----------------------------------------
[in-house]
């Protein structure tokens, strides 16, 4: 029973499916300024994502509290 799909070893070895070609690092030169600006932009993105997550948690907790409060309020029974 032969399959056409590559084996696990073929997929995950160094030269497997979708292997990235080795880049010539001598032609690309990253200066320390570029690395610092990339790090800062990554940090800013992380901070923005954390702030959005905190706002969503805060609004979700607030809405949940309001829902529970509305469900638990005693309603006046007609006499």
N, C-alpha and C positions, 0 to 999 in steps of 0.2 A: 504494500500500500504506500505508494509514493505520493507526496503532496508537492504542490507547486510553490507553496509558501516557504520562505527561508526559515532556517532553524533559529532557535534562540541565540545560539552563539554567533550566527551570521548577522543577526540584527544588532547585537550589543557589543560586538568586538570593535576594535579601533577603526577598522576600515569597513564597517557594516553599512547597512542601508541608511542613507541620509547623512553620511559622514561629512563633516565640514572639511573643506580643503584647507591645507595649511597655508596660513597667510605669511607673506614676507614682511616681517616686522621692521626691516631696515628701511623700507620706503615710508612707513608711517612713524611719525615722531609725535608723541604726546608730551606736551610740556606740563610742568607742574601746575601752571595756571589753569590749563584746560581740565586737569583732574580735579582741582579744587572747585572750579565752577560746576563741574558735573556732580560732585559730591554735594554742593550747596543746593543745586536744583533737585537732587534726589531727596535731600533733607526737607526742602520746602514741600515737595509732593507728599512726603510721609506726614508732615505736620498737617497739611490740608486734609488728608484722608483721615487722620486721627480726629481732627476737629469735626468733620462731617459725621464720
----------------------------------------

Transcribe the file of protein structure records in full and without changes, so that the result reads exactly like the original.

[in-house]
């Protein structure tokens, strides 16, 4: 029973499916300024994502509290 799909070893070895070609690092030169600006932009993105997550948690907790409060309020029974 032969399959056409590559084996696990073929997929995950160094030269497997979708292997990235080795880049010539001598032609690309990253200066320390570029690395610092990339790090800062990554940090800013992380901070923005954390702030959005905190706002969503805060609004979700607030809405949940309001829902529970509305469900638990005693309603006046007609006499």
N, C-alpha and C positions, 0 to 999 in steps of 0.2 A: 504494500500500500504506500505508494509514493505520493507526496503532496508537492504542490507547486510553490507553496509558501516557504520562505527561508526559515532556517532553524533559529532557535534562540541565540545560539552563539554567533550566527551570521548577522543577526540584527544588532547585537550589543557589543560586538568586538570593535576594535579601533577603526577598522576600515569597513564597517557594516553599512547597512542601508541608511542613507541620509547623512553620511559622514561629512563633516565640514572639511573643506580643503584647507591645507595649511597655508596660513597667510605669511607673506614676507614682511616681517616686522621692521626691516631696515628701511623700507620706503615710508612707513608711517612713524611719525615722531609725535608723541604726546608730551606736551610740556606740563610742568607742574601746575601752571595756571589753569590749563584746560581740565586737569583732574580735579582741582579744587572747585572750579565752577560746576563741574558735573556732580560732585559730591554735594554742593550747596543746593543745586536744583533737585537732587534726589531727596535731600533733607526737607526742602520746602514741600515737595509732593507728599512726603510721609506726614508732615505736620498737617497739611490740608486734609488728608484722608483721615487722620486721627480726629481732627476737629469735626468733620462731617459725621464720